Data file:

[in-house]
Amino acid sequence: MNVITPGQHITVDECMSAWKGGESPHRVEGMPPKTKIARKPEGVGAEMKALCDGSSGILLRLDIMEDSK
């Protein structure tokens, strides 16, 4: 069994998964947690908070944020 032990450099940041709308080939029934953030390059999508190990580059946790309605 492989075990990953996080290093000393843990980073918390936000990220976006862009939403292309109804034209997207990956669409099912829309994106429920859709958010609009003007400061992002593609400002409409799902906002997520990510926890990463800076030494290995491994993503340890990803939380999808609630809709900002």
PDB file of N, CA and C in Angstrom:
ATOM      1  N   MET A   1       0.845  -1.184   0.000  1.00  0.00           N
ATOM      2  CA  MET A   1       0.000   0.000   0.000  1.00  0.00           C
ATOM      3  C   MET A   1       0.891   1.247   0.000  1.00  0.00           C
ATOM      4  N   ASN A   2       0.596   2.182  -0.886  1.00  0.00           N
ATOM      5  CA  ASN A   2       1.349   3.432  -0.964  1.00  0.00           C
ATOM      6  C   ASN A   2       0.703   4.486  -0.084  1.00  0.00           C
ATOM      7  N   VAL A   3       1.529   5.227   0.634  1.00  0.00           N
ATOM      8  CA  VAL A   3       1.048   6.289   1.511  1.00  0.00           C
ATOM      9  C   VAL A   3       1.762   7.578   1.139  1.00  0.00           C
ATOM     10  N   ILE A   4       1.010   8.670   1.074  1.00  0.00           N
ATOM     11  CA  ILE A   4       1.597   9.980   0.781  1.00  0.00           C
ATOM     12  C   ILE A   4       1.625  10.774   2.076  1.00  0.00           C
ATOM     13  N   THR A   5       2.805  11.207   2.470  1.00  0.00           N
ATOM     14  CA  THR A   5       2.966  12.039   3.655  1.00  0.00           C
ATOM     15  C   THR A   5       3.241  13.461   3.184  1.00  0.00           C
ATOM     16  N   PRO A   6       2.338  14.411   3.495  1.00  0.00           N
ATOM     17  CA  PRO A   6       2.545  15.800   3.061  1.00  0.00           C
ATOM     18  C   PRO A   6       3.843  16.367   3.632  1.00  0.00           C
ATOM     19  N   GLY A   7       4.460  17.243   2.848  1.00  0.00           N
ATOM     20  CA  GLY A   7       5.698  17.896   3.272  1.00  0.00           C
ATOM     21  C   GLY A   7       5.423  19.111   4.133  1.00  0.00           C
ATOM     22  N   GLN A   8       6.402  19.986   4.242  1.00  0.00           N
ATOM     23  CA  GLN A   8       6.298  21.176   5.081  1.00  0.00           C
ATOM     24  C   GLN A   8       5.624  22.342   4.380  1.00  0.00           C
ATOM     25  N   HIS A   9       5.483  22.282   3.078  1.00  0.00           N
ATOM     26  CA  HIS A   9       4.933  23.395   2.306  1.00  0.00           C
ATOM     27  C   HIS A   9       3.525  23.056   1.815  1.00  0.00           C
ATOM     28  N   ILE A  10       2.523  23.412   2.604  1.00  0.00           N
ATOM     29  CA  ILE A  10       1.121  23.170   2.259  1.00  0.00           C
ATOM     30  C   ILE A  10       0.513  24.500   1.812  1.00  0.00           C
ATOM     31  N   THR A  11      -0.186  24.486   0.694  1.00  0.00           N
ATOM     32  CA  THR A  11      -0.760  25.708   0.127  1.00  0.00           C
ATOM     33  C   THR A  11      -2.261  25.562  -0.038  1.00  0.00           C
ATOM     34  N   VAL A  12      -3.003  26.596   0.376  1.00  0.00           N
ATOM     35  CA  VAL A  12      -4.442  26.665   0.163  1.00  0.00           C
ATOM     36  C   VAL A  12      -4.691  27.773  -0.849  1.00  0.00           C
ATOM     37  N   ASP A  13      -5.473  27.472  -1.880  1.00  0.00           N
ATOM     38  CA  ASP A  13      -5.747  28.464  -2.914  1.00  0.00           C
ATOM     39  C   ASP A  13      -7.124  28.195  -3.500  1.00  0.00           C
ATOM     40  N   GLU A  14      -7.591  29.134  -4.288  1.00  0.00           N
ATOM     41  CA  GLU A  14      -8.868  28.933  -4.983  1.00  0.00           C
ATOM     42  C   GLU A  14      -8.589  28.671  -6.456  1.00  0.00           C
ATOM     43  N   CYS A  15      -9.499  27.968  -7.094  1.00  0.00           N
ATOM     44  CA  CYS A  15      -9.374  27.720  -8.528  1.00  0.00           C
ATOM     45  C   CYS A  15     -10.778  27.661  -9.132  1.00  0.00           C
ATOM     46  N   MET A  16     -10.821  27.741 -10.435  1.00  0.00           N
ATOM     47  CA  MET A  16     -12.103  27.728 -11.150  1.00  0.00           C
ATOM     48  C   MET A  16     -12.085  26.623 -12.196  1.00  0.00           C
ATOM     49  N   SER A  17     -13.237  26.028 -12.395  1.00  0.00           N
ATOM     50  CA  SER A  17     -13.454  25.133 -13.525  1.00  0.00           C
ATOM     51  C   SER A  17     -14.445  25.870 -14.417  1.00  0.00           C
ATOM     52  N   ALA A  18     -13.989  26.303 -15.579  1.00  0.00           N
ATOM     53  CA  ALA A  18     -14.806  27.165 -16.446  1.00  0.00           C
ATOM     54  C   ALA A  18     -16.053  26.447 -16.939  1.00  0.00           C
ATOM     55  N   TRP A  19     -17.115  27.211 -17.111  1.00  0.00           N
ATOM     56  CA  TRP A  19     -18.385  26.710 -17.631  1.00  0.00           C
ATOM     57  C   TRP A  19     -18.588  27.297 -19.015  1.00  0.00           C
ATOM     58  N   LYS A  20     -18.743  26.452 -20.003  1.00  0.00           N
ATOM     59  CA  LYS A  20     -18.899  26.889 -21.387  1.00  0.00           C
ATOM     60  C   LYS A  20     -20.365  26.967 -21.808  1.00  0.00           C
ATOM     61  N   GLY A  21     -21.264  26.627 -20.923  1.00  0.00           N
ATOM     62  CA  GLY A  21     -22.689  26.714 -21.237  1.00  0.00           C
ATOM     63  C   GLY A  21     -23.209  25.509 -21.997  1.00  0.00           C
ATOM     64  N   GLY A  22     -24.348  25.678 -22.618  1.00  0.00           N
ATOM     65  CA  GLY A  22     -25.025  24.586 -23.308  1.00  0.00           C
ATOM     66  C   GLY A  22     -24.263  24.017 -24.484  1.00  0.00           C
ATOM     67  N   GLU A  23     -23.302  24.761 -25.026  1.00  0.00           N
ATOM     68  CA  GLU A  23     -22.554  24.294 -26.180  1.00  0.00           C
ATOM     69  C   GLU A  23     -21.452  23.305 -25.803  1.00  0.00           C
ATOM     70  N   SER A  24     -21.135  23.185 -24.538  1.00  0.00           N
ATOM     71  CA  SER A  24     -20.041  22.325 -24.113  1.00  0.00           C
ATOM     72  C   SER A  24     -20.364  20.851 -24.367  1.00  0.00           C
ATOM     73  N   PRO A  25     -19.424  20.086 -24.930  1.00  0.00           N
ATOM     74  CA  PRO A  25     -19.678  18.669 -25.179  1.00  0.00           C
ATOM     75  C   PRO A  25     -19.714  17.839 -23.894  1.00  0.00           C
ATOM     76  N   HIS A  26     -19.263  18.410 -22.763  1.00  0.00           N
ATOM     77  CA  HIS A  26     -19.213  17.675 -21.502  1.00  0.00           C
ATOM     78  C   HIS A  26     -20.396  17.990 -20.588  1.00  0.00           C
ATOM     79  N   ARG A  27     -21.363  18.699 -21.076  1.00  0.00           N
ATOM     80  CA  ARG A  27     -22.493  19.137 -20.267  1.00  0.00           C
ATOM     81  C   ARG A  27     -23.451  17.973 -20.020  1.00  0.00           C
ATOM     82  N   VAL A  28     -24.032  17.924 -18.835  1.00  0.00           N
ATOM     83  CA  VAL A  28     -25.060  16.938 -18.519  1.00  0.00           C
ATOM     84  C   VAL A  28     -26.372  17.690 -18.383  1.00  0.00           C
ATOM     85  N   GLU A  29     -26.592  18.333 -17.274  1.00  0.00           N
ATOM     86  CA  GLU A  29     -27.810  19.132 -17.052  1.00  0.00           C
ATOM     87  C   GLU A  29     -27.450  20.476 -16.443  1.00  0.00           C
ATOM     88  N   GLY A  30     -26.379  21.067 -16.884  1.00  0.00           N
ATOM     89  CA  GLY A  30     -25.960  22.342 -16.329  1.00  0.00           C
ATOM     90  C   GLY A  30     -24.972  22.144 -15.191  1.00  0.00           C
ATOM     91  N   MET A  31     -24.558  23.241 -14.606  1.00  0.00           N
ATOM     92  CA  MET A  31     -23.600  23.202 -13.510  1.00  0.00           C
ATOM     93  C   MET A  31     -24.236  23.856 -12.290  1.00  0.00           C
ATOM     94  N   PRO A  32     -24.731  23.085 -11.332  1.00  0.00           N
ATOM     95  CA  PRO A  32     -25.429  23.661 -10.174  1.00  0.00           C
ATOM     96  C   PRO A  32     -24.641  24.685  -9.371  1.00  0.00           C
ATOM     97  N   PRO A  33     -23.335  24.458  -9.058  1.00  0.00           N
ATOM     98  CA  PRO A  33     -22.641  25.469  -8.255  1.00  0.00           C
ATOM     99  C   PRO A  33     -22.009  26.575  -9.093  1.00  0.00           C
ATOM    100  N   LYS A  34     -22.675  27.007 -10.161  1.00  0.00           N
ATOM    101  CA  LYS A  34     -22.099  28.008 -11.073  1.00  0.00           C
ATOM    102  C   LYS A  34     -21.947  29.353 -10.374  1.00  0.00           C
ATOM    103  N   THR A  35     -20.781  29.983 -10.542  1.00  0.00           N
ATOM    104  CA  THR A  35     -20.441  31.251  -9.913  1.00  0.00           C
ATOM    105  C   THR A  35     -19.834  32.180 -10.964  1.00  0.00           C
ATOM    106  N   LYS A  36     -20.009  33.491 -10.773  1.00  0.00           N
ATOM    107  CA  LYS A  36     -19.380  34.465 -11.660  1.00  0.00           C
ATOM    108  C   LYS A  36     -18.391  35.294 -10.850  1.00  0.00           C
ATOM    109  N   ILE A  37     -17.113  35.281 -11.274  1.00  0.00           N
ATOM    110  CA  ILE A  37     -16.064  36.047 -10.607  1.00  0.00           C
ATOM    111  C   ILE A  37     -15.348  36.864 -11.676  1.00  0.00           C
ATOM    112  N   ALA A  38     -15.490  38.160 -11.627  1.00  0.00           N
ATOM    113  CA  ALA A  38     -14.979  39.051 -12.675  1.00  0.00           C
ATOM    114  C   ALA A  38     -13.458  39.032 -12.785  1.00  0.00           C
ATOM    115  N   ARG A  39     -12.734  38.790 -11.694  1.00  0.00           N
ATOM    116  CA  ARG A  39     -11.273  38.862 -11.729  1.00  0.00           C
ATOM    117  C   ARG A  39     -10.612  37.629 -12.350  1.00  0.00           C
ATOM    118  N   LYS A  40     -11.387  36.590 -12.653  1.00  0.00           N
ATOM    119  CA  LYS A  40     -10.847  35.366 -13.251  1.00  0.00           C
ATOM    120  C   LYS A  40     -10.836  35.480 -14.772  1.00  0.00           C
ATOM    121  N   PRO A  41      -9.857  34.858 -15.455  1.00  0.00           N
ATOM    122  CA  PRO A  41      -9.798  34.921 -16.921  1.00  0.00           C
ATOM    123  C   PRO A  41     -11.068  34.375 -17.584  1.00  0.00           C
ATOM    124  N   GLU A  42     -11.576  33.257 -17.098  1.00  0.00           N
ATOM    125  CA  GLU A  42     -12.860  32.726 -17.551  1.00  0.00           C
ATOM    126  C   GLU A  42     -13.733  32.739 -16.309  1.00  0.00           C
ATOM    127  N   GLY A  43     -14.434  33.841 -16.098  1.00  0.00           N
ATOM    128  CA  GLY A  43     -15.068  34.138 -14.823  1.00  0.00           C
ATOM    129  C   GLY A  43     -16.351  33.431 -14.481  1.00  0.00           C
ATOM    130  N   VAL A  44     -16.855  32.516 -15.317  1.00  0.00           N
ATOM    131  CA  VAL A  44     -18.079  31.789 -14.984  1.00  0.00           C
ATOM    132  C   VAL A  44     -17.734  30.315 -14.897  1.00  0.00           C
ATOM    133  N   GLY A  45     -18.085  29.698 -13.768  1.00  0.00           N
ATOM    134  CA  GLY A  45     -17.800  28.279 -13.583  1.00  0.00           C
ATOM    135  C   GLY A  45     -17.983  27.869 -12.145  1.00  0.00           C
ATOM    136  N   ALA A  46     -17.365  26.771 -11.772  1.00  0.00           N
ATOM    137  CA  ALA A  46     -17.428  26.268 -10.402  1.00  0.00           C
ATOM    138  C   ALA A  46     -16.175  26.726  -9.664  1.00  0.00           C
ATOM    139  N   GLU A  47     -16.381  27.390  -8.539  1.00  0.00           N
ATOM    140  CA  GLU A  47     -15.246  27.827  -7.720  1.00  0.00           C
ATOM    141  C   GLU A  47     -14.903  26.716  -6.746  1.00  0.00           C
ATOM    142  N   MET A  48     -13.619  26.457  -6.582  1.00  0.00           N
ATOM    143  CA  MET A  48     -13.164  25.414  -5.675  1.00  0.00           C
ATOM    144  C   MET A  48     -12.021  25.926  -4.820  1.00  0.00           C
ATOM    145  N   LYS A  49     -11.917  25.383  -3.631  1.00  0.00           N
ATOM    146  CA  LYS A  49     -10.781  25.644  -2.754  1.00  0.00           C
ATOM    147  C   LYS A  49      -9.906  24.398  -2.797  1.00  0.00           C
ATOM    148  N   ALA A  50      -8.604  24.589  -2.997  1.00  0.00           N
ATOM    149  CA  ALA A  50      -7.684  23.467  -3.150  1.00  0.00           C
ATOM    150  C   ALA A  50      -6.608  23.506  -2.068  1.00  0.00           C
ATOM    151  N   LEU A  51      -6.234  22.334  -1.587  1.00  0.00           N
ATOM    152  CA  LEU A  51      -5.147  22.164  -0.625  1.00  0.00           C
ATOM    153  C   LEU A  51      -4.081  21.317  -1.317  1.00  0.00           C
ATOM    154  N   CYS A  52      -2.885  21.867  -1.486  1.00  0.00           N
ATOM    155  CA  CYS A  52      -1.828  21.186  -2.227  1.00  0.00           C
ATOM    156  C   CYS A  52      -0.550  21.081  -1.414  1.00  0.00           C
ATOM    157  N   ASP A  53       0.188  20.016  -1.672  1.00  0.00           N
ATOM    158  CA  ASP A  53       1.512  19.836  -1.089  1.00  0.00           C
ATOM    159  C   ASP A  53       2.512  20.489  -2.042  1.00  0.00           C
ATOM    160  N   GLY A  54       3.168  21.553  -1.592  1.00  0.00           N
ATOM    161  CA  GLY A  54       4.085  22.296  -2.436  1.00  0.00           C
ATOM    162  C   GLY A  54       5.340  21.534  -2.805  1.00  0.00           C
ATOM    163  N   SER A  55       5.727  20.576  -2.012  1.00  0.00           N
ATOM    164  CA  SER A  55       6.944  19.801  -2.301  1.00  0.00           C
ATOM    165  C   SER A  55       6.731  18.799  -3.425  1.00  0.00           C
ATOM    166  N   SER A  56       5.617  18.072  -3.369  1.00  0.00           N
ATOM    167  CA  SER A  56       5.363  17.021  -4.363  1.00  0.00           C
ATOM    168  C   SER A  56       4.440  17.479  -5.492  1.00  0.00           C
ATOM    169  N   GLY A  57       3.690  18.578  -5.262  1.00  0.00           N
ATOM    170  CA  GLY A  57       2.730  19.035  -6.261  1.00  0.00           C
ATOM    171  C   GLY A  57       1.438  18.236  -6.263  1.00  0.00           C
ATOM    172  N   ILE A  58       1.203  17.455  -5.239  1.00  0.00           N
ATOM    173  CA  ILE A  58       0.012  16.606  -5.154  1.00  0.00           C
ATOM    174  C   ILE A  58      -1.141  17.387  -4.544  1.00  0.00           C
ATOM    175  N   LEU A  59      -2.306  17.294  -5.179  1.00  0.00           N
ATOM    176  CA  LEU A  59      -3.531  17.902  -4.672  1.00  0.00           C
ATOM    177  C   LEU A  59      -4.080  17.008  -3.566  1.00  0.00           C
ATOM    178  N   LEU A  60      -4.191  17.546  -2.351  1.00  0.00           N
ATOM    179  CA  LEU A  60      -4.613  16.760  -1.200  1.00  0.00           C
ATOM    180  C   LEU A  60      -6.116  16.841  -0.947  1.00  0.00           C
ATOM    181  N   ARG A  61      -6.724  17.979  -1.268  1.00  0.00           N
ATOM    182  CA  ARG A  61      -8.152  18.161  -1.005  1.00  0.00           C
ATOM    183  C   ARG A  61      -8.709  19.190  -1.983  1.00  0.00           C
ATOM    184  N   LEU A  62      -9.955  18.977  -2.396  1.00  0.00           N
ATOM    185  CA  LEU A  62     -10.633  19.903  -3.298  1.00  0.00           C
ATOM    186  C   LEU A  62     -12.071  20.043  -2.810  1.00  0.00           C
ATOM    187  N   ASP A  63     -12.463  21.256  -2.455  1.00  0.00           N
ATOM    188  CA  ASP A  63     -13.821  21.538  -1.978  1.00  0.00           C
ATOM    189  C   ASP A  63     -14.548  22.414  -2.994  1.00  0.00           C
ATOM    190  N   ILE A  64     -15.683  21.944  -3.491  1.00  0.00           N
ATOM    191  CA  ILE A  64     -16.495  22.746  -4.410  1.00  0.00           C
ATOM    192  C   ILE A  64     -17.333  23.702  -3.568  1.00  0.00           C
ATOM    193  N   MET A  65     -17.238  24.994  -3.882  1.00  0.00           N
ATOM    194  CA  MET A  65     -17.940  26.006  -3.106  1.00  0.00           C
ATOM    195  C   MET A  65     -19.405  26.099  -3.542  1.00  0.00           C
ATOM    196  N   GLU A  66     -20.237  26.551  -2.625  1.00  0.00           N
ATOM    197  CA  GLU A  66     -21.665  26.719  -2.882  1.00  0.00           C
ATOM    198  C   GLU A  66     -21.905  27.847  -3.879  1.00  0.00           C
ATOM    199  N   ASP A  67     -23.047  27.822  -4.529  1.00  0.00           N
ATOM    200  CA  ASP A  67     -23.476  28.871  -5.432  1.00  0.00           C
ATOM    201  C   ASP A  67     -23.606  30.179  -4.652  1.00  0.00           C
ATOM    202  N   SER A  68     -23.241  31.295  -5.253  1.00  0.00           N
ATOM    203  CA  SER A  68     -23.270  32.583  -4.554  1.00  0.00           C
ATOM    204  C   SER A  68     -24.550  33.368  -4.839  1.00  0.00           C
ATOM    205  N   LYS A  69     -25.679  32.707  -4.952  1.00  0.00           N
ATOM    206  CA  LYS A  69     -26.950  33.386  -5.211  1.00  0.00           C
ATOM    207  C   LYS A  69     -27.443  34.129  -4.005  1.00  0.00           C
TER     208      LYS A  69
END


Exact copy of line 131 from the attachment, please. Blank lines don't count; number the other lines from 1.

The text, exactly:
ATOM    127  N   GLY A  43     -14.434  33.841 -16.098  1.00  0.00           N